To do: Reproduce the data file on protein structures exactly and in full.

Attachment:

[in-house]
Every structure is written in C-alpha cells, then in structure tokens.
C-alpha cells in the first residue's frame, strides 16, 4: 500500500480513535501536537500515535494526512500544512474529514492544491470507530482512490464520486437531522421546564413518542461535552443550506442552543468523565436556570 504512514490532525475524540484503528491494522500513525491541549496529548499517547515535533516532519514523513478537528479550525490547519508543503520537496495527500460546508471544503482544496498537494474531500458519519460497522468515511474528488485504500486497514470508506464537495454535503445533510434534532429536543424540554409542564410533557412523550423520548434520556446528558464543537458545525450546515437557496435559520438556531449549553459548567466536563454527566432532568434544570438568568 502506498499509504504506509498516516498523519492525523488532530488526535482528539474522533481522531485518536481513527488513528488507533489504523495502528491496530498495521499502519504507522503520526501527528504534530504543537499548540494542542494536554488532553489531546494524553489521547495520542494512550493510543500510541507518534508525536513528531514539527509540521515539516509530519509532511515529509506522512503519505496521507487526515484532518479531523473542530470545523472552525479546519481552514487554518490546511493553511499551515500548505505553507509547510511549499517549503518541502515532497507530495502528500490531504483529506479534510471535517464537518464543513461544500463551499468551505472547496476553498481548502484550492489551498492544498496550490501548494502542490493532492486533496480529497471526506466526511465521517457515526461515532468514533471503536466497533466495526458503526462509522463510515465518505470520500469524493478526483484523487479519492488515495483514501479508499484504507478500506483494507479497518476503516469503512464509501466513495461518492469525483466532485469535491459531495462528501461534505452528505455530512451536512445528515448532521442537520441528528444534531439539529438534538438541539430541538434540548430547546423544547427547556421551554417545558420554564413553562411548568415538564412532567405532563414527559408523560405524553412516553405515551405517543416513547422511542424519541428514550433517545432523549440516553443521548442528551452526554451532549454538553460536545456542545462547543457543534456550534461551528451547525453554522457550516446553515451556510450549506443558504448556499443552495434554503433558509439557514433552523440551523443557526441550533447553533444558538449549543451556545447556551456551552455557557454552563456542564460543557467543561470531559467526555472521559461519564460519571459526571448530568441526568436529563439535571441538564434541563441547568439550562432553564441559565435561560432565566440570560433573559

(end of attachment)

[in-house]
Every structure is written in C-alpha cells, then in structure tokens.
C-alpha cells in the first residue's frame, strides 16, 4: 500500500480513535501536537500515535494526512500544512474529514492544491470507530482512490464520486437531522421546564413518542461535552443550506442552543468523565436556570 504512514490532525475524540484503528491494522500513525491541549496529548499517547515535533516532519514523513478537528479550525490547519508543503520537496495527500460546508471544503482544496498537494474531500458519519460497522468515511474528488485504500486497514470508506464537495454535503445533510434534532429536543424540554409542564410533557412523550423520548434520556446528558464543537458545525450546515437557496435559520438556531449549553459548567466536563454527566432532568434544570438568568 502506498499509504504506509498516516498523519492525523488532530488526535482528539474522533481522531485518536481513527488513528488507533489504523495502528491496530498495521499502519504507522503520526501527528504534530504543537499548540494542542494536554488532553489531546494524553489521547495520542494512550493510543500510541507518534508525536513528531514539527509540521515539516509530519509532511515529509506522512503519505496521507487526515484532518479531523473542530470545523472552525479546519481552514487554518490546511493553511499551515500548505505553507509547510511549499517549503518541502515532497507530495502528500490531504483529506479534510471535517464537518464543513461544500463551499468551505472547496476553498481548502484550492489551498492544498496550490501548494502542490493532492486533496480529497471526506466526511465521517457515526461515532468514533471503536466497533466495526458503526462509522463510515465518505470520500469524493478526483484523487479519492488515495483514501479508499484504507478500506483494507479497518476503516469503512464509501466513495461518492469525483466532485469535491459531495462528501461534505452528505455530512451536512445528515448532521442537520441528528444534531439539529438534538438541539430541538434540548430547546423544547427547556421551554417545558420554564413553562411548568415538564412532567405532563414527559408523560405524553412516553405515551405517543416513547422511542424519541428514550433517545432523549440516553443521548442528551452526554451532549454538553460536545456542545462547543457543534456550534461551528451547525453554522457550516446553515451556510450549506443558504448556499443552495434554503433558509439557514433552523440551523443557526441550533447553533444558538449549543451556545447556551456551552455557557454552563456542564460543557467543561470531559467526555472521559461519564460519571459526571448530568441526568436529563439535571441538564434541563441547568439550562432553564441559565435561560432565566440570560433573559